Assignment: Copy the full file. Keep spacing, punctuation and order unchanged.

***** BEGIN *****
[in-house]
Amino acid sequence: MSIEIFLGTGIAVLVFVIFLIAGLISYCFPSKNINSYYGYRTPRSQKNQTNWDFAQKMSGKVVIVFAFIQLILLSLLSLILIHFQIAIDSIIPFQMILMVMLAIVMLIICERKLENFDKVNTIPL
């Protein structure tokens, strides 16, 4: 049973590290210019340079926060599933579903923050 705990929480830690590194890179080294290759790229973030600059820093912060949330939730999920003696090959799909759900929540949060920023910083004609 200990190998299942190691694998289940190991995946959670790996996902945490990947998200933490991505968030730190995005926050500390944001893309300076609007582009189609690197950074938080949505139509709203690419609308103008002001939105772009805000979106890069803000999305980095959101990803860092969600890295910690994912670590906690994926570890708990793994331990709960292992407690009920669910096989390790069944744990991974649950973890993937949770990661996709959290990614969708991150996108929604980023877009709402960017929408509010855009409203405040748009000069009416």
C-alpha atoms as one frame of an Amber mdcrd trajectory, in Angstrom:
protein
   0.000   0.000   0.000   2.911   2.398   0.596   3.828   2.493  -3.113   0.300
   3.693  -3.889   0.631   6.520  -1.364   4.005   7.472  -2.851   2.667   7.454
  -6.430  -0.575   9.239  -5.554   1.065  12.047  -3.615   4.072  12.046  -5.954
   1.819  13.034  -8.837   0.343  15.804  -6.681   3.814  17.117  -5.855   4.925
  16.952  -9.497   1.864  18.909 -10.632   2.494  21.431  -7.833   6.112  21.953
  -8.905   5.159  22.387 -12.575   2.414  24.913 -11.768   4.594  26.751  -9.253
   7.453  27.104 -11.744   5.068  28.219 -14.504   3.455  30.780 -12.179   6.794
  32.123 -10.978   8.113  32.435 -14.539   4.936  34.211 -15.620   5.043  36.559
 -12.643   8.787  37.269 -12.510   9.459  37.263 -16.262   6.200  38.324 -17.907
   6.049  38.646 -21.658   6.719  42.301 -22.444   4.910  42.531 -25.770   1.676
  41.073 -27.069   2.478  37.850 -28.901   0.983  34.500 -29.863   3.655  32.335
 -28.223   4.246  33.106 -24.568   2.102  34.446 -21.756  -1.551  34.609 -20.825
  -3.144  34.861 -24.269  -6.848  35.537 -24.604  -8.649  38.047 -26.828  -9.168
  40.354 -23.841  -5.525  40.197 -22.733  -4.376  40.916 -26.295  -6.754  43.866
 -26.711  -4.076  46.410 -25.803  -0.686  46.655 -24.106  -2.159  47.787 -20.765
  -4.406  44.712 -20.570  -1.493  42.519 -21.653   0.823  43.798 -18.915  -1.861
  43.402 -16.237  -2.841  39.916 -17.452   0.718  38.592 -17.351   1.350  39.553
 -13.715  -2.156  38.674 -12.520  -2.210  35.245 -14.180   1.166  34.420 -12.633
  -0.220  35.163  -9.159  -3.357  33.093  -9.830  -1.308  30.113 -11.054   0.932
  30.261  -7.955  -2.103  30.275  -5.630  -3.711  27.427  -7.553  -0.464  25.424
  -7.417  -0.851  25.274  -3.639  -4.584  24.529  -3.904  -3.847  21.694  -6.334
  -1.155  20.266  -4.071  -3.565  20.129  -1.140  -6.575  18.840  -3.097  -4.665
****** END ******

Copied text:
[in-house]
Amino acid sequence: MSIEIFLGTGIAVLVFVIFLIAGLISYCFPSKNINSYYGYRTPRSQKNQTNWDFAQKMSGKVVIVFAFIQLILLSLLSLILIHFQIAIDSIIPFQMILMVMLAIVMLIICERKLENFDKVNTIPL
């Protein structure tokens, strides 16, 4: 049973590290210019340079926060599933579903923050 705990929480830690590194890179080294290759790229973030600059820093912060949330939730999920003696090959799909759900929540949060920023910083004609 200990190998299942190691694998289940190991995946959670790996996902945490990947998200933490991505968030730190995005926050500390944001893309300076609007582009189609690197950074938080949505139509709203690419609308103008002001939105772009805000979106890069803000999305980095959101990803860092969600890295910690994912670590906690994926570890708990793994331990709960292992407690009920669910096989390790069944744990991974649950973890993937949770990661996709959290990614969708991150996108929604980023877009709402960017929408509010855009409203405040748009000069009416």
C-alpha atoms as one frame of an Amber mdcrd trajectory, in Angstrom:
protein
   0.000   0.000   0.000   2.911   2.398   0.596   3.828   2.493  -3.113   0.300
   3.693  -3.889   0.631   6.520  -1.364   4.005   7.472  -2.851   2.667   7.454
  -6.430  -0.575   9.239  -5.554   1.065  12.047  -3.615   4.072  12.046  -5.954
   1.819  13.034  -8.837   0.343  15.804  -6.681   3.814  17.117  -5.855   4.925
  16.952  -9.497   1.864  18.909 -10.632   2.494  21.431  -7.833   6.112  21.953
  -8.905   5.159  22.387 -12.575   2.414  24.913 -11.768   4.594  26.751  -9.253
   7.453  27.104 -11.744   5.068  28.219 -14.504   3.455  30.780 -12.179   6.794
  32.123 -10.978   8.113  32.435 -14.539   4.936  34.211 -15.620   5.043  36.559
 -12.643   8.787  37.269 -12.510   9.459  37.263 -16.262   6.200  38.324 -17.907
   6.049  38.646 -21.658   6.719  42.301 -22.444   4.910  42.531 -25.770   1.676
  41.073 -27.069   2.478  37.850 -28.901   0.983  34.500 -29.863   3.655  32.335
 -28.223   4.246  33.106 -24.568   2.102  34.446 -21.756  -1.551  34.609 -20.825
  -3.144  34.861 -24.269  -6.848  35.537 -24.604  -8.649  38.047 -26.828  -9.168
  40.354 -23.841  -5.525  40.197 -22.733  -4.376  40.916 -26.295  -6.754  43.866
 -26.711  -4.076  46.410 -25.803  -0.686  46.655 -24.106  -2.159  47.787 -20.765
  -4.406  44.712 -20.570  -1.493  42.519 -21.653   0.823  43.798 -18.915  -1.861
  43.402 -16.237  -2.841  39.916 -17.452   0.718  38.592 -17.351   1.350  39.553
 -13.715  -2.156  38.674 -12.520  -2.210  35.245 -14.180   1.166  34.420 -12.633
  -0.220  35.163  -9.159  -3.357  33.093  -9.830  -1.308  30.113 -11.054   0.932
  30.261  -7.955  -2.103  30.275  -5.630  -3.711  27.427  -7.553  -0.464  25.424
  -7.417  -0.851  25.274  -3.639  -4.584  24.529  -3.904  -3.847  21.694  -6.334
  -1.155  20.266  -4.071  -3.565  20.129  -1.140  -6.575  18.840  -3.097  -4.665